Really the Kadett D deserves more recognition. But on the road it suffered the same problems as the rally version. I feel the Volkswagen Golf GTI is overhyped, the Kadett C GT/E as a RWD Coupé also looked sporty, was relatively light and had 110BHP long before the Golf matched that figure. And although a completely new design, the Kadett D had typical Opel family looks at the time and still was very unique, see its triangle air vents in the rear side windows and a relatively flat tailgate. Maybe the Escort Mk3 was even more unique and beautiful, but engines of max 96BHP at first for an RS2000 replacement? Somehow the Opel shared the same sensations with the Escort, only not as extreme. With Opel having turned the Kadett theme into a FWD hatchback, they now needed to be compared to the Golf GTI. And the Kadett GT/E at least I feel looked a lot more interesting and more modern than the Golf, but until the Golf 2 arrived the Kadett was nearly 300mm longer, heavier and despite previous Kadetts being available with engines up to 2.0L, neither 2.0 nor 16v arrived until we had the E-Kadett. Well, very interesting in this particular comparison is that with the Golf 2 the famous Golf GTI suddenly got much bigger, heavier, but not really more powerful, while at Opel the Kadett E was not really bigger than the D but got more and more powerful engines. So with Golf 2 vs Kadett E we must have come to a point that who still believes the Golf is everything hot hatch GTI must be blindfolded, the Kadett surely long had the legs of the Golf! The Golf 2 seemed to go completely into the wrong direction while the Kadett D already was a good car with the Kadett E building on that with stronger engines.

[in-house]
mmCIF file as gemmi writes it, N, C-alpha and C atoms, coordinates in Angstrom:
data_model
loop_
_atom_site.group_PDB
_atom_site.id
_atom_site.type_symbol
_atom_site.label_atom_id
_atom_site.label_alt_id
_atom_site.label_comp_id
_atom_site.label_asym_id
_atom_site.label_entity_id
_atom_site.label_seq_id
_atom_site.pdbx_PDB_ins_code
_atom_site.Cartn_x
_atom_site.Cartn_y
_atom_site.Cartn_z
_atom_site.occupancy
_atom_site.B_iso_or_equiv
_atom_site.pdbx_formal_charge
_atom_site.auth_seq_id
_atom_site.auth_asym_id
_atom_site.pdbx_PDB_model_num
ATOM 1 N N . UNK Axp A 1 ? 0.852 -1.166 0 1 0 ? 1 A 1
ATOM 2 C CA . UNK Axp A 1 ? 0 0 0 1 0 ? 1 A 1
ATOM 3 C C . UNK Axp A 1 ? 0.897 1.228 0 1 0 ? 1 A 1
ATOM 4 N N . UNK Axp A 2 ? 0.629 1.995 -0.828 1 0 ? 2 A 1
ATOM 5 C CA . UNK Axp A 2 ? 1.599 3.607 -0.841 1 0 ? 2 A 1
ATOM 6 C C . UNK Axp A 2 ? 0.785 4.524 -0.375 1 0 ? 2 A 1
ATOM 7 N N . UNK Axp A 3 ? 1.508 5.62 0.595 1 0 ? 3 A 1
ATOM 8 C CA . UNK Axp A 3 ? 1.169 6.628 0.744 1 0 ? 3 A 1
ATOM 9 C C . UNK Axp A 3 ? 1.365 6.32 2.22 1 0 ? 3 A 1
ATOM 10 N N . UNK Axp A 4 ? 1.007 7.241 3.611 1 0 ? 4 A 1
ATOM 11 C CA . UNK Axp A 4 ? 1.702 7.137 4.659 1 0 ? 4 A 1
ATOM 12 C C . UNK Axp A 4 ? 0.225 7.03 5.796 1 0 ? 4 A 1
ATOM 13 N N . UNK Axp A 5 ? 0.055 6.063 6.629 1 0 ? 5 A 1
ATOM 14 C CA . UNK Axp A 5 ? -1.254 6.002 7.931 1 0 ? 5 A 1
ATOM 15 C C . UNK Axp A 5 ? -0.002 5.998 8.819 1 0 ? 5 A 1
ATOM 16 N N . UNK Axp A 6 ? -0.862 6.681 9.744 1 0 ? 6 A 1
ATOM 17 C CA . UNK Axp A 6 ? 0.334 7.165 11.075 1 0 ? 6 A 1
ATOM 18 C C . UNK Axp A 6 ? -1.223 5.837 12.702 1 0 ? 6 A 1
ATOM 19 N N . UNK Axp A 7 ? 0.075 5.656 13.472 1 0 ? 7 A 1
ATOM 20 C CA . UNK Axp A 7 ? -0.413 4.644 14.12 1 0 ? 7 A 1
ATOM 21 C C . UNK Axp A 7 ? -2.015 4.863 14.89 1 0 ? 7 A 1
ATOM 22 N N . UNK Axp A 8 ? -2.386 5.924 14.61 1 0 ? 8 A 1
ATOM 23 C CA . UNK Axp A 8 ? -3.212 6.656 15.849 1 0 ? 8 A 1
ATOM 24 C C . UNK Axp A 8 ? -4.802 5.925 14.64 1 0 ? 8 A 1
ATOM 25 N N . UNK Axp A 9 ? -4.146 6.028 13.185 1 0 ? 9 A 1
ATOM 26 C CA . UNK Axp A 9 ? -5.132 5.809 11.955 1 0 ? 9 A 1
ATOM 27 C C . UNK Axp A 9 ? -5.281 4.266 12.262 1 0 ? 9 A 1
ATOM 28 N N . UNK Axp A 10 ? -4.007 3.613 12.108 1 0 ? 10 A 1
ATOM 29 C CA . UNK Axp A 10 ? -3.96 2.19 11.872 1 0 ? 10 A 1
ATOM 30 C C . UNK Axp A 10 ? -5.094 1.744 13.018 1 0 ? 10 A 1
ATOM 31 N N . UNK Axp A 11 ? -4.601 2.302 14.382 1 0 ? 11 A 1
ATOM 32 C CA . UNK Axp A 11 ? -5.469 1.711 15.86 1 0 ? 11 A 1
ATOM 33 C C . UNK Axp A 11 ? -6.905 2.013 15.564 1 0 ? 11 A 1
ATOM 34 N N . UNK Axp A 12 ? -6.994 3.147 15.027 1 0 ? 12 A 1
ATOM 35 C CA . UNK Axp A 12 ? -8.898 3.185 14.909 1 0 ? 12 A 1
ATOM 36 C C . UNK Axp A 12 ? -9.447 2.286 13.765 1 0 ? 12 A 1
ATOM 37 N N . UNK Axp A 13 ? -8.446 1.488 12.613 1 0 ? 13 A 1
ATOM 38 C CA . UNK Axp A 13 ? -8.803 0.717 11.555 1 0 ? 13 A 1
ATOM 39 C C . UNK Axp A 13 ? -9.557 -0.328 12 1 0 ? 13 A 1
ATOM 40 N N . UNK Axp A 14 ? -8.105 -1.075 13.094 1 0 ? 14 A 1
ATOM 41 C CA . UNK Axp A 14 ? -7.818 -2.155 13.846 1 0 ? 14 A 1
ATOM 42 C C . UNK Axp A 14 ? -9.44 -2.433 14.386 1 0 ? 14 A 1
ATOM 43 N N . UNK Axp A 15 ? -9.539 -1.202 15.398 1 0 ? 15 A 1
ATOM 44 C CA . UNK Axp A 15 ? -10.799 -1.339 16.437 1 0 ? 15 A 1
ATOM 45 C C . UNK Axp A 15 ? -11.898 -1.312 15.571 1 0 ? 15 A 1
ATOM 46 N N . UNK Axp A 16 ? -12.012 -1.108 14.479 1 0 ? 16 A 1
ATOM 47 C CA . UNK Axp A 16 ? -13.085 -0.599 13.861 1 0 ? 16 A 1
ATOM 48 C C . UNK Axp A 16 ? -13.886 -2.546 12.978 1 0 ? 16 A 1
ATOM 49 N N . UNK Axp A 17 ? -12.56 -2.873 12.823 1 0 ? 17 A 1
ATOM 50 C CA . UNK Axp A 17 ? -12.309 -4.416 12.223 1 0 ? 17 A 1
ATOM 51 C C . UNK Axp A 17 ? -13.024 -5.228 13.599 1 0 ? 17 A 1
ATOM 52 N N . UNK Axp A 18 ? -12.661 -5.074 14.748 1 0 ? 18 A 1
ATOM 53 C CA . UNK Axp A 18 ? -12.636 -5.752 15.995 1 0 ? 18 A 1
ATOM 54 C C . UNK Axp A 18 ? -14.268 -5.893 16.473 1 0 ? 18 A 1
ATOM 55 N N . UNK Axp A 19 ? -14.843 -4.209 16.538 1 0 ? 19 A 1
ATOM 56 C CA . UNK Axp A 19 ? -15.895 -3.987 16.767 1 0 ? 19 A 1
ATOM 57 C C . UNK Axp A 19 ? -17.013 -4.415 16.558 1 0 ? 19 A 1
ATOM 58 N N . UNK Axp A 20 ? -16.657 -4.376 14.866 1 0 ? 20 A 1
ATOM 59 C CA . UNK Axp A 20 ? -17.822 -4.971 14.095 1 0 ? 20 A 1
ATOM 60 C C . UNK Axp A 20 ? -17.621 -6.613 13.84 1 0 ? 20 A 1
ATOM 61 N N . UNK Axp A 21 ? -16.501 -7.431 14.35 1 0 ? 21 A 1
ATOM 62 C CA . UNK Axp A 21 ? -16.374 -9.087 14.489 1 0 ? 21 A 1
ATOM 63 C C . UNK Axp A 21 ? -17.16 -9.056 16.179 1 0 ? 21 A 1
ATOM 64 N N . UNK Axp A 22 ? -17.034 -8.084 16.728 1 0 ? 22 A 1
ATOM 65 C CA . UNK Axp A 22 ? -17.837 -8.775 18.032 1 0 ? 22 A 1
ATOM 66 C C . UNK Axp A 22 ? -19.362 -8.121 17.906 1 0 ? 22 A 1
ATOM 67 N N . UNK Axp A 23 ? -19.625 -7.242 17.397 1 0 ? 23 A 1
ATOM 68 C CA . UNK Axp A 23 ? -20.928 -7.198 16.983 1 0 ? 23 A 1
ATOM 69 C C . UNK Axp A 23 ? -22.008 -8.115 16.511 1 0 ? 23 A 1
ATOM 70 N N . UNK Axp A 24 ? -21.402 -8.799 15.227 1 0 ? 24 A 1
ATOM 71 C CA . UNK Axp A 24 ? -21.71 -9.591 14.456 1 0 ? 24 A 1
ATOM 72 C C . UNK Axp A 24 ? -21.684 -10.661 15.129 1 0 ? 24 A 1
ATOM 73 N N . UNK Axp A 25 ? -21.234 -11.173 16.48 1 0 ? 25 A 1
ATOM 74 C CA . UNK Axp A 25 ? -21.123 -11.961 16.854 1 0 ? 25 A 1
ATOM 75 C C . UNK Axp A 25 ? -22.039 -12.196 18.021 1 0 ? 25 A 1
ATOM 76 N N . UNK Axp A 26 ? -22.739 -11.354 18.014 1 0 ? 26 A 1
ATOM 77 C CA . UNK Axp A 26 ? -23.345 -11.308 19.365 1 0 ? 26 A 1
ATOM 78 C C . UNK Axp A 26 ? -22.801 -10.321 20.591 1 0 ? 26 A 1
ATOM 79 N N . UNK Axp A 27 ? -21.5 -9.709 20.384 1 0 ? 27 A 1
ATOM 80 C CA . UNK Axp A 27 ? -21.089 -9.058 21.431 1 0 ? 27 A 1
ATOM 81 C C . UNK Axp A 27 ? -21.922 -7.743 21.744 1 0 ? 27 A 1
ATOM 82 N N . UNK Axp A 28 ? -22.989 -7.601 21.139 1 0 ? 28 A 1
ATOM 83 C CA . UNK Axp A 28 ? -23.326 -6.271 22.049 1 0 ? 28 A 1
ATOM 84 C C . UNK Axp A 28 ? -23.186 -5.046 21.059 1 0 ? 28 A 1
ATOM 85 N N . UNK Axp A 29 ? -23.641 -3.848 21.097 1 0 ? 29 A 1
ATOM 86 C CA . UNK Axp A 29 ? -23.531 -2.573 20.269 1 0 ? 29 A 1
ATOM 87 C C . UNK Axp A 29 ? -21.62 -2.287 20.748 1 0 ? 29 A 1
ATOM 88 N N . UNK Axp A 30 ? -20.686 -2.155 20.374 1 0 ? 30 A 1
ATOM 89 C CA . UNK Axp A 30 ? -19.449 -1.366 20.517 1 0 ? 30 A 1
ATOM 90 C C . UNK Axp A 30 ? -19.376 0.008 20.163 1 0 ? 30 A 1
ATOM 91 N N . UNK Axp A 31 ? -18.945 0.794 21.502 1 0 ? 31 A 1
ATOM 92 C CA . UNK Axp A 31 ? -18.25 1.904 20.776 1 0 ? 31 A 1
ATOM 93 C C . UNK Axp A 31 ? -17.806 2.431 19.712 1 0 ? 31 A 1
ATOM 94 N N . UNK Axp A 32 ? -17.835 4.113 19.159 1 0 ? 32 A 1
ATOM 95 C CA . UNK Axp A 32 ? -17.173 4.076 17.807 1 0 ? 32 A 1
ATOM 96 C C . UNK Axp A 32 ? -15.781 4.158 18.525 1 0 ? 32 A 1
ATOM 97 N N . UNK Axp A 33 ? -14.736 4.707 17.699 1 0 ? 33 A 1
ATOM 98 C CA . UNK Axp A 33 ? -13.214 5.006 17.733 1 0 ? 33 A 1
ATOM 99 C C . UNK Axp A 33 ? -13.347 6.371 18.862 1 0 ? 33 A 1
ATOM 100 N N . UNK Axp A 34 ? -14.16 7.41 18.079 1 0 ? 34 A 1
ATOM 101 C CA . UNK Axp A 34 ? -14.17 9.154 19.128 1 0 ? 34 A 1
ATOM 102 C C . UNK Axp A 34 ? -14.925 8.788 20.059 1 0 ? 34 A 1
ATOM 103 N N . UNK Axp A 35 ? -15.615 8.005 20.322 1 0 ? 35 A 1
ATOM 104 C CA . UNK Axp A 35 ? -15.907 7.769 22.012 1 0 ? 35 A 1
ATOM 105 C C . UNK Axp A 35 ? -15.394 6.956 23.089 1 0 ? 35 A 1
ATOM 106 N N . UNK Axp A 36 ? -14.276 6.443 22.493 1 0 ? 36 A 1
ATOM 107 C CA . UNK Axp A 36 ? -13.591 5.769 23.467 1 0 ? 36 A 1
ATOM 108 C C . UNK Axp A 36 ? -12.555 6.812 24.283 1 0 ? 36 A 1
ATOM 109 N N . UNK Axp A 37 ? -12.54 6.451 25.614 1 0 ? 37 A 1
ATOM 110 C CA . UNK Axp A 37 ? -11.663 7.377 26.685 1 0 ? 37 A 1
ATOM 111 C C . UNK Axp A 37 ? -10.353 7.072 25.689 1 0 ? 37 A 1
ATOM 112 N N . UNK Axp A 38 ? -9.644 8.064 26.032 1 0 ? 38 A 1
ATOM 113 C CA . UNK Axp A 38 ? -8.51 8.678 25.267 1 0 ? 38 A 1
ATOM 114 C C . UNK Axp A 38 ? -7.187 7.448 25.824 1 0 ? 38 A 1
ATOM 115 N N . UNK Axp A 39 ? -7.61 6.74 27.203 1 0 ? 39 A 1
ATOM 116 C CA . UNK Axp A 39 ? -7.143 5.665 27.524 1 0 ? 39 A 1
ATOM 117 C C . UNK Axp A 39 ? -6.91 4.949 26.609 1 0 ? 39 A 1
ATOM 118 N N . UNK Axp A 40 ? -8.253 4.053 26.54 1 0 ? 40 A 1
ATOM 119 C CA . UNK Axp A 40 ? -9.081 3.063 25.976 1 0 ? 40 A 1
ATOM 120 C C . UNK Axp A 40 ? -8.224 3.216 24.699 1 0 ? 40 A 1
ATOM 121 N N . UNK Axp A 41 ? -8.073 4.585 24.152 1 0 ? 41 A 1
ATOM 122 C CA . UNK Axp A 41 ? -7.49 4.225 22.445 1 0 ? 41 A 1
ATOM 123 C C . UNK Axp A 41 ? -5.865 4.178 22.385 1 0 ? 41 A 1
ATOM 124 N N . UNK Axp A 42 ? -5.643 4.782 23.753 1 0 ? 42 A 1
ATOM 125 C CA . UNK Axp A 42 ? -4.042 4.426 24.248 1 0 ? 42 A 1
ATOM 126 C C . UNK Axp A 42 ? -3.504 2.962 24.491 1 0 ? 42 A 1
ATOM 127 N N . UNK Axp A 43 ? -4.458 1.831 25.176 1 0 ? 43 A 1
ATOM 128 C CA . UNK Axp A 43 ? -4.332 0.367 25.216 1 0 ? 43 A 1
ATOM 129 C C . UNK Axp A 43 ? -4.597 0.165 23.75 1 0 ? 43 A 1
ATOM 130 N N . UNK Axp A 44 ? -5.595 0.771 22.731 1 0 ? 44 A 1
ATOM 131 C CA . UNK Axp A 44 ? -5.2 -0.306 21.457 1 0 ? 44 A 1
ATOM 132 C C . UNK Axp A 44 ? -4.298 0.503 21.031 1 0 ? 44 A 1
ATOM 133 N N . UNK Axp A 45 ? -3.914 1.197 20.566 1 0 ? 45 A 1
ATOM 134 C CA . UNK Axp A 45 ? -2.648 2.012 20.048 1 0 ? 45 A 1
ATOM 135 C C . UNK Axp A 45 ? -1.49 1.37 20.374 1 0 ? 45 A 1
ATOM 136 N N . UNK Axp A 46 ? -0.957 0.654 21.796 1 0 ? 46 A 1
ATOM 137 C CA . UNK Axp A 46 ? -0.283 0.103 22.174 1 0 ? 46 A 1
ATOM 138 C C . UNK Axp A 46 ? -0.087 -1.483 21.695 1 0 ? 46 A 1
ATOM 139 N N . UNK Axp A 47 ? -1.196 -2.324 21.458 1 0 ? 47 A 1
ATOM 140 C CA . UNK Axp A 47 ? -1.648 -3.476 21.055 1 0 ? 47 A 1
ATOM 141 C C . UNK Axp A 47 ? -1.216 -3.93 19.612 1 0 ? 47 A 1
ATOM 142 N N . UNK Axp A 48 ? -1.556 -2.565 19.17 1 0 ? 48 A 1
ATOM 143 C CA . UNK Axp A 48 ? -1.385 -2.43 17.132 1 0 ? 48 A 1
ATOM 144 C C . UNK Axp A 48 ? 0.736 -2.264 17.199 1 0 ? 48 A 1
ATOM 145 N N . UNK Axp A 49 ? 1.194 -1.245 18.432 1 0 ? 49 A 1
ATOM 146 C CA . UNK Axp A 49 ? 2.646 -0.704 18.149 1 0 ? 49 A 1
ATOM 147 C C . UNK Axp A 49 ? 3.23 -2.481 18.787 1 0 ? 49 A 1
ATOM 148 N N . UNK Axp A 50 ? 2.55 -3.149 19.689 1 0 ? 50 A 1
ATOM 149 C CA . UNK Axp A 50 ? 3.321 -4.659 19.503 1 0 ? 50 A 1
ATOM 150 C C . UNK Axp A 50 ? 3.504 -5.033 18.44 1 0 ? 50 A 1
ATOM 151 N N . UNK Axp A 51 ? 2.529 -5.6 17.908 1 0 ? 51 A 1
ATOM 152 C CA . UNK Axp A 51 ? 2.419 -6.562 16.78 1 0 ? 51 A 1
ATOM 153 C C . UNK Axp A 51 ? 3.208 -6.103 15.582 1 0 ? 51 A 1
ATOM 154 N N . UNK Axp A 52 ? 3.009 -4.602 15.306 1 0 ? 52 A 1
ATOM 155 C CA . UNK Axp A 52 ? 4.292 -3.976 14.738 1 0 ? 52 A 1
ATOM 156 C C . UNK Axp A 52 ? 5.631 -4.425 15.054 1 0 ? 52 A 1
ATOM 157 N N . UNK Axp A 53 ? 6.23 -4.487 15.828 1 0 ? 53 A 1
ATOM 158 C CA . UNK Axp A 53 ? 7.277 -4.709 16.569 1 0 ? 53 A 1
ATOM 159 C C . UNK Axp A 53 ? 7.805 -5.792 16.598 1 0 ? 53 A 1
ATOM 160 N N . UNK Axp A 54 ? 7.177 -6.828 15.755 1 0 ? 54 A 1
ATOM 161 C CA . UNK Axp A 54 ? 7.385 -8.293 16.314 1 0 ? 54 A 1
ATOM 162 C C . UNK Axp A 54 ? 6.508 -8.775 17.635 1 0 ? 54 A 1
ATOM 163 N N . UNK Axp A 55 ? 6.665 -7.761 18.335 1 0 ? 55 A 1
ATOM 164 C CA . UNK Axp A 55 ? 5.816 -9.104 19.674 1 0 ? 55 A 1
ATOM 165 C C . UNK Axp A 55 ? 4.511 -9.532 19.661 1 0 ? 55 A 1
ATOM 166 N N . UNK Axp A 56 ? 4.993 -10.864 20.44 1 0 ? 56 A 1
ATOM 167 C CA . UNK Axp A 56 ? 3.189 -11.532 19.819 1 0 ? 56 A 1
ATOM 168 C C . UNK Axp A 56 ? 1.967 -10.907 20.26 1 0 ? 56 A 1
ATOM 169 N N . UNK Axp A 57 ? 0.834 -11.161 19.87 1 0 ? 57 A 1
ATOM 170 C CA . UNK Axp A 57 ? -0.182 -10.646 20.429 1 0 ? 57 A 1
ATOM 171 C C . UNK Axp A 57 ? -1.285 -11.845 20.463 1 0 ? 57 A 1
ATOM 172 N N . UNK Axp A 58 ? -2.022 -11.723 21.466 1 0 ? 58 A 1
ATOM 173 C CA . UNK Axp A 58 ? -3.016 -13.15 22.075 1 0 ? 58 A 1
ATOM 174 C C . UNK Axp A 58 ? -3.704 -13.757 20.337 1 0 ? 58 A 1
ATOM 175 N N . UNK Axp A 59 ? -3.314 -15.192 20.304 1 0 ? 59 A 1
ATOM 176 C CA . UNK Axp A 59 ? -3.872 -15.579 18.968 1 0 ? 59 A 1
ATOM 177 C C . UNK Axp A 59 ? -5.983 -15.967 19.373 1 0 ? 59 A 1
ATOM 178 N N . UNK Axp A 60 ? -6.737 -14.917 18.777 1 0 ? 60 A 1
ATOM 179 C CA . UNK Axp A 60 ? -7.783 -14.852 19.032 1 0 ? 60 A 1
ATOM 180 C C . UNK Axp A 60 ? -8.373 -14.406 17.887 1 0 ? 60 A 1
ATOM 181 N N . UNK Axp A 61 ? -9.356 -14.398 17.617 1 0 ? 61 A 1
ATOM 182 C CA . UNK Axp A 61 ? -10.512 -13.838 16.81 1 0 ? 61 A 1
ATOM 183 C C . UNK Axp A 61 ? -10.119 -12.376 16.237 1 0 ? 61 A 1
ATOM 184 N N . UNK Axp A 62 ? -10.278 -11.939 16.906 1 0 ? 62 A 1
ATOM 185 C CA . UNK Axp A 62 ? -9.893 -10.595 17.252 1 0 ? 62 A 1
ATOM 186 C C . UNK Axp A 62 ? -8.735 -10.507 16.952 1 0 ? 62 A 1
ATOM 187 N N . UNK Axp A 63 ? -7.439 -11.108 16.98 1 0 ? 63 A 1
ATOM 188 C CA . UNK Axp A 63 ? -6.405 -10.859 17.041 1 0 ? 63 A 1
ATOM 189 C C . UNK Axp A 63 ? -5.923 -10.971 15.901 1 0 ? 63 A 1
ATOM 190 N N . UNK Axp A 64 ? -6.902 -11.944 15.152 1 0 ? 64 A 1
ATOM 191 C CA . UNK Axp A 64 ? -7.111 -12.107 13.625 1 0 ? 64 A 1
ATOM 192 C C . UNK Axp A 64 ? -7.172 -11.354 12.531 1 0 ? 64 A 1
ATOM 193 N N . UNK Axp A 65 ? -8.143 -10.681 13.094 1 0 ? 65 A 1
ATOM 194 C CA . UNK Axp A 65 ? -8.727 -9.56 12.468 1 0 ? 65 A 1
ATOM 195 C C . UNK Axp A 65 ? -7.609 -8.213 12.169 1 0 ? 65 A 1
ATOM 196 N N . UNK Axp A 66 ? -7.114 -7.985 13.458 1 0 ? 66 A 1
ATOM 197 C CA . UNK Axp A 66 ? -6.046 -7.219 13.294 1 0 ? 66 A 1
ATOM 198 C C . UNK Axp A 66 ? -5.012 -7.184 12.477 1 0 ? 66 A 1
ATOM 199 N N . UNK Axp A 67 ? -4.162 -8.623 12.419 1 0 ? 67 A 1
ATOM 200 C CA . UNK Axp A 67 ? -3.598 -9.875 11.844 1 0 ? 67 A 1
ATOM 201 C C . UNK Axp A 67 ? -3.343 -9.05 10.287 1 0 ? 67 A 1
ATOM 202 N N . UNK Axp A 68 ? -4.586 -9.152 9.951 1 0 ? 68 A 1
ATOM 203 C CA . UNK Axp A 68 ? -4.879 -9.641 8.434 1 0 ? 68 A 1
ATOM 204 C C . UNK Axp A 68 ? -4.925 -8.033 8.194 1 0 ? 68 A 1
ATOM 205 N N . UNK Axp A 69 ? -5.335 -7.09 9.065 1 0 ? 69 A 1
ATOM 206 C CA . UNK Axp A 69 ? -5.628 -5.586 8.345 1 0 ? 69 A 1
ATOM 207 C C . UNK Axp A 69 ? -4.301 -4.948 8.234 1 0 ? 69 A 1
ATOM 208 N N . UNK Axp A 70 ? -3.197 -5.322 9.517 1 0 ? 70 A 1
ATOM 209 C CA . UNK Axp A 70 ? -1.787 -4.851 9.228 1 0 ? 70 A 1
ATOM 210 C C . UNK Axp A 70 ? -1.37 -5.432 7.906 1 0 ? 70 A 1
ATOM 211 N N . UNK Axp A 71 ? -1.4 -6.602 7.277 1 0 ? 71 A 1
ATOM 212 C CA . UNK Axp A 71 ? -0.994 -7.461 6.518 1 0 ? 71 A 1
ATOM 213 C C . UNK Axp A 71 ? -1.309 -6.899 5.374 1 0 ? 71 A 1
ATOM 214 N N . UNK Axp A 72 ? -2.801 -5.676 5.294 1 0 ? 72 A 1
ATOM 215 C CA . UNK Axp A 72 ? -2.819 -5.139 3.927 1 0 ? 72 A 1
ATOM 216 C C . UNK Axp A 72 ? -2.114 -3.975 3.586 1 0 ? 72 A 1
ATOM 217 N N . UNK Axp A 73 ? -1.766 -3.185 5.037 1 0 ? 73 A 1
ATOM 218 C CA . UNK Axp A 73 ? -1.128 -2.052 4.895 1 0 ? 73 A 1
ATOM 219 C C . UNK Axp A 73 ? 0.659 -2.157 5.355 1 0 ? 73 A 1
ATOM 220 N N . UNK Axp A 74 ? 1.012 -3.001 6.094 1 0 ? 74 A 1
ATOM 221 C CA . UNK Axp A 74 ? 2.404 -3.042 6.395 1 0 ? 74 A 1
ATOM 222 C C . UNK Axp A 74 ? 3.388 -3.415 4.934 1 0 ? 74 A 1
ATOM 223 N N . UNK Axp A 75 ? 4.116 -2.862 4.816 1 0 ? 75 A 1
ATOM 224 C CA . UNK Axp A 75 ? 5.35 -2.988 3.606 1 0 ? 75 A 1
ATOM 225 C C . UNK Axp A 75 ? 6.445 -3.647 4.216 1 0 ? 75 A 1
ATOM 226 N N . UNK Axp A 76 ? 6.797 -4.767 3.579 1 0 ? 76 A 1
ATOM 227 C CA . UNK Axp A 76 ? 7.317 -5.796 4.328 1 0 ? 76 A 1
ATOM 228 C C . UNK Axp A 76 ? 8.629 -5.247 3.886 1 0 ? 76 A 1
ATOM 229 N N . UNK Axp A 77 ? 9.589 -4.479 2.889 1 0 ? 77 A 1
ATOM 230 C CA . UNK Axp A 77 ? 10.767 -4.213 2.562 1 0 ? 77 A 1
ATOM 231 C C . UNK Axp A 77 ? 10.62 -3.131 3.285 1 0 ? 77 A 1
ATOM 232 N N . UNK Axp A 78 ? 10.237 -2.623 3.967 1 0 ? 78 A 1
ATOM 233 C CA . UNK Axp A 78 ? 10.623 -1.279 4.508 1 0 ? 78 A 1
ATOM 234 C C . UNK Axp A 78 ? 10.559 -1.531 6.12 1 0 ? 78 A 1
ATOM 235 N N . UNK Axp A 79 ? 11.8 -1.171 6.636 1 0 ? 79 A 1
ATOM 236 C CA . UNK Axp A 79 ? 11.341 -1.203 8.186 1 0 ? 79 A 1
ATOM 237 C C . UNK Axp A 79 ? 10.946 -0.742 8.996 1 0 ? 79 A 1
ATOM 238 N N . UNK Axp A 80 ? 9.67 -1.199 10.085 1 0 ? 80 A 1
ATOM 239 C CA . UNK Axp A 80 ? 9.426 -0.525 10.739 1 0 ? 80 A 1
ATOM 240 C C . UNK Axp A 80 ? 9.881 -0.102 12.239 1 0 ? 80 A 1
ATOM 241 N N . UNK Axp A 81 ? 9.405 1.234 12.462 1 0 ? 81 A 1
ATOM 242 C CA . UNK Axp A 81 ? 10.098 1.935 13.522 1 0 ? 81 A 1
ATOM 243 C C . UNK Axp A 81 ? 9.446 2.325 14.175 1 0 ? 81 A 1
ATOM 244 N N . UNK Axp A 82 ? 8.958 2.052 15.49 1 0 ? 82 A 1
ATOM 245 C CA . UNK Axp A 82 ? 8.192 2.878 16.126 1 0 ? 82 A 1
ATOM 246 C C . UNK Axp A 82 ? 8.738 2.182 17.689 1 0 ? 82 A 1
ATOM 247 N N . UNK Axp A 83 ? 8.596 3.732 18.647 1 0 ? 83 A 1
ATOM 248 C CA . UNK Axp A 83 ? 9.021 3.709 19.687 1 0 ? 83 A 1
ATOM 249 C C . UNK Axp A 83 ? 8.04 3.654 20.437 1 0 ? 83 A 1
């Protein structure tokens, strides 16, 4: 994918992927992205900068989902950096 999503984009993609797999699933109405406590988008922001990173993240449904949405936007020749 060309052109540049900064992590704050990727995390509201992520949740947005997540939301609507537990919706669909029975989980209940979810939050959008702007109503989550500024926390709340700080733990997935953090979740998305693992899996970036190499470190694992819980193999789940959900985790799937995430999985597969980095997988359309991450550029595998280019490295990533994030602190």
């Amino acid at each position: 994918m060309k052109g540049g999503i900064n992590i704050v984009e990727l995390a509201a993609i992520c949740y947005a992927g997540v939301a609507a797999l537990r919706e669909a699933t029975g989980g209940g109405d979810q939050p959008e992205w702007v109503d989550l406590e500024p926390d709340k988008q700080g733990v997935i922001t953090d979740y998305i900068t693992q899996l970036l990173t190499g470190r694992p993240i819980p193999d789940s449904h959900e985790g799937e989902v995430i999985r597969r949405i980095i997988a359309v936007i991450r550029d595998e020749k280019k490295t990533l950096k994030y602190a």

You see as well that the Kadett D already arrived in 1979 and never was rallied at all for another 3 years. I guess what I am trying to say is: For turning the Kadett into a FWD Golf competitor, Opel did a very good job, it was a nice looking, characterful, capable car, but it could have done with the famous E-Kadett engines to compete the smaller and lighter Golf 1 GTI, and therefore it struggled to make its mark as Opel's first FWD hot hatch. And that's us back at square one again: Although Kenneth Eriksson in Sweden 1984 showed that the FWD Kadett was indeed a very capable car, just why would you want to rally it as long as you can wait in your Manta for the more powerful next generation?
 

Opel Kadett (D) Related Content


Opel Kadett (D) Evolutions

 
 
Model & Evo. (Activity)
 
BHP@
RPM
Torque
(Nm)@
RPM
Length
Width
Height
Weight
(Kg/BPM
Ratio)
 
Trans.
(W'base)
Opel Kadett (D) GT/E (84-0) 170/7200 195/5200 3998.1656.1380 980 (5.8) FWD (2520)

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Opel Kadett (D) Results

This is an unofficial Car Results list and may be incomplete.

Pos Event Driver Co-Driver # Rego hh:mm:ss
12th. 1985 WRC Swedish Rally B. Johannsson A. Olsson #15 [UNKNOWN] 0:00:00
7th. 1984 WRC Swedish Rally K. Eriksson L. Larsson #24 [UNKNOWN] 4:41:01
20th. 1984 WRC Rally of Great Britain A. Wood S. Bond #43 [UNKNOWN] 0:00:00

Opel Kadett (D) Retirements

This is an unofficial Car Model Retirements list and may be incomplete.

Pos Event Driver Co-Driver # Rego Reason
Ret. 1987 WRC Swedish Rally D. Metcalfe N. Hunter #54 [UNKNOWN] SS99 road crash
Ret. 1986 WRC Rallye San Remo P. Fabbri P. Cecchini #27 [UNKNOWN] SS99 engine
Ret. 1985 WRC Rally of Great Britain D. Metcalfe . UNKNOWN #58 [UNKNOWN] SS47 engine
Ret. 1985 WRC Rally of Finland T. Tahko . UNKNOWN #38 [UNKNOWN] SS9 clutch
Ret. 1983 WRC Rally of Great Britain H. Hockly . UNKNOWN #88 [UNKNOWN] SS26 engine
Ret. 1982 WRC Rally of Great Britain H. Hockly . UNKNOWN #147 [UNKNOWN] SS99 ?